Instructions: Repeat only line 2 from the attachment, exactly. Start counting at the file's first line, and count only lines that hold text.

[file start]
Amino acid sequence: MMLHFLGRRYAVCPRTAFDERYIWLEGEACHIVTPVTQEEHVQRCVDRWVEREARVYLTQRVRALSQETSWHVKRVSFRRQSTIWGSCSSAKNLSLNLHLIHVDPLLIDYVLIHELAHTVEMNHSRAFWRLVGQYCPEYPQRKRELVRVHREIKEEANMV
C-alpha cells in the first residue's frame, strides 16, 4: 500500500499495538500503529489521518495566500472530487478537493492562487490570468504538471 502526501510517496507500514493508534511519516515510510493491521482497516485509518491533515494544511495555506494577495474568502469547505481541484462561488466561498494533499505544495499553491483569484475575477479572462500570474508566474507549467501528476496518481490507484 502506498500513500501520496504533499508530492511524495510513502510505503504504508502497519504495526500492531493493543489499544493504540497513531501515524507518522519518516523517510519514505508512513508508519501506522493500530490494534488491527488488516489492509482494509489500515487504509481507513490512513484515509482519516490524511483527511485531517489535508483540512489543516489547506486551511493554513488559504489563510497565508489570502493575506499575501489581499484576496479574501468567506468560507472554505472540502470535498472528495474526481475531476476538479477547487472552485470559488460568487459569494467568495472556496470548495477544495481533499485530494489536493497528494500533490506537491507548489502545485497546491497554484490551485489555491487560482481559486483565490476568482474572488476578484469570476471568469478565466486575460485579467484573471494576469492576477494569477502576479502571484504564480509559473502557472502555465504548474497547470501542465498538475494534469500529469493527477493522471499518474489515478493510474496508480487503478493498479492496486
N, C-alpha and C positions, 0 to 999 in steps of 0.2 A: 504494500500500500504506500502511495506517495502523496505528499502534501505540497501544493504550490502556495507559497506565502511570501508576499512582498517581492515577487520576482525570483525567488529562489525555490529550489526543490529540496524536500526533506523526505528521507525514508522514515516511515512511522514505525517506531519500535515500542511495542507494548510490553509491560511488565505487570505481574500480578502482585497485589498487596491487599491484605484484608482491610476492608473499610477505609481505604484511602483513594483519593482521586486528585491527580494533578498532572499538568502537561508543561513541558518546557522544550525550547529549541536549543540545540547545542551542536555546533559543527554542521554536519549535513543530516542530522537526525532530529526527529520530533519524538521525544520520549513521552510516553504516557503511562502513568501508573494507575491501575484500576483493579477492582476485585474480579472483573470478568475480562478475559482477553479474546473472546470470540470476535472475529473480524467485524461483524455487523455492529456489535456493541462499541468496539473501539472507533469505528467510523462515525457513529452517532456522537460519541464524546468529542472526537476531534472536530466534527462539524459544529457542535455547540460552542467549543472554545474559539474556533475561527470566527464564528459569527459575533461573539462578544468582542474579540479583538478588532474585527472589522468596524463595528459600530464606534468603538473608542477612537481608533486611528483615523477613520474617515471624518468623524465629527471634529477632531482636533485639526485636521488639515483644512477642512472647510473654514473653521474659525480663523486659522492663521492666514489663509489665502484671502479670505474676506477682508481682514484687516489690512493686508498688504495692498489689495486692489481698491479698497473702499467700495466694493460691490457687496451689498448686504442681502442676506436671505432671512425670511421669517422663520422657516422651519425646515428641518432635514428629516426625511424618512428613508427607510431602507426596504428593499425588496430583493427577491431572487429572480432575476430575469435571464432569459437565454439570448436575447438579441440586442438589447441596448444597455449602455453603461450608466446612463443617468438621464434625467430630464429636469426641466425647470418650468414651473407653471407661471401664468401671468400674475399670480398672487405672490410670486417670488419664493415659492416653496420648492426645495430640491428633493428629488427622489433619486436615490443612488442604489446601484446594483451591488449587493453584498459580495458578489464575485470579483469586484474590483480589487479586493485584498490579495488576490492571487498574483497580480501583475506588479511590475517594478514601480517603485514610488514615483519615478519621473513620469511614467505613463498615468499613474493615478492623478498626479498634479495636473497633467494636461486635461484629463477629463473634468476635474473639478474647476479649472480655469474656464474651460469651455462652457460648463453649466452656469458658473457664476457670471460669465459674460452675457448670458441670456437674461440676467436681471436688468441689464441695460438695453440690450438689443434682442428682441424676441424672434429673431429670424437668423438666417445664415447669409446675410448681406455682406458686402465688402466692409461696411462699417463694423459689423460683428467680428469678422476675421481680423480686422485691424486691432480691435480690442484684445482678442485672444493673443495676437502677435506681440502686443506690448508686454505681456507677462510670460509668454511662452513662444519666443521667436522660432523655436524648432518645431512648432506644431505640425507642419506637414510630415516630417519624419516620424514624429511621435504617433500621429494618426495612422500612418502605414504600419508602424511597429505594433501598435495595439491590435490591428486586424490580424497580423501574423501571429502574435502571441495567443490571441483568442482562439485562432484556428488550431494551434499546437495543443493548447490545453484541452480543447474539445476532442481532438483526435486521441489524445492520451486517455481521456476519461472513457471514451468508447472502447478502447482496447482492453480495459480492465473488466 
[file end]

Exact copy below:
C-alpha cells in the first residue's frame, strides 16, 4: 500500500499495538500503529489521518495566500472530487478537493492562487490570468504538471 502526501510517496507500514493508534511519516515510510493491521482497516485509518491533515494544511495555506494577495474568502469547505481541484462561488466561498494533499505544495499553491483569484475575477479572462500570474508566474507549467501528476496518481490507484 502506498500513500501520496504533499508530492511524495510513502510505503504504508502497519504495526500492531493493543489499544493504540497513531501515524507518522519518516523517510519514505508512513508508519501506522493500530490494534488491527488488516489492509482494509489500515487504509481507513490512513484515509482519516490524511483527511485531517489535508483540512489543516489547506486551511493554513488559504489563510497565508489570502493575506499575501489581499484576496479574501468567506468560507472554505472540502470535498472528495474526481475531476476538479477547487472552485470559488460568487459569494467568495472556496470548495477544495481533499485530494489536493497528494500533490506537491507548489502545485497546491497554484490551485489555491487560482481559486483565490476568482474572488476578484469570476471568469478565466486575460485579467484573471494576469492576477494569477502576479502571484504564480509559473502557472502555465504548474497547470501542465498538475494534469500529469493527477493522471499518474489515478493510474496508480487503478493498479492496486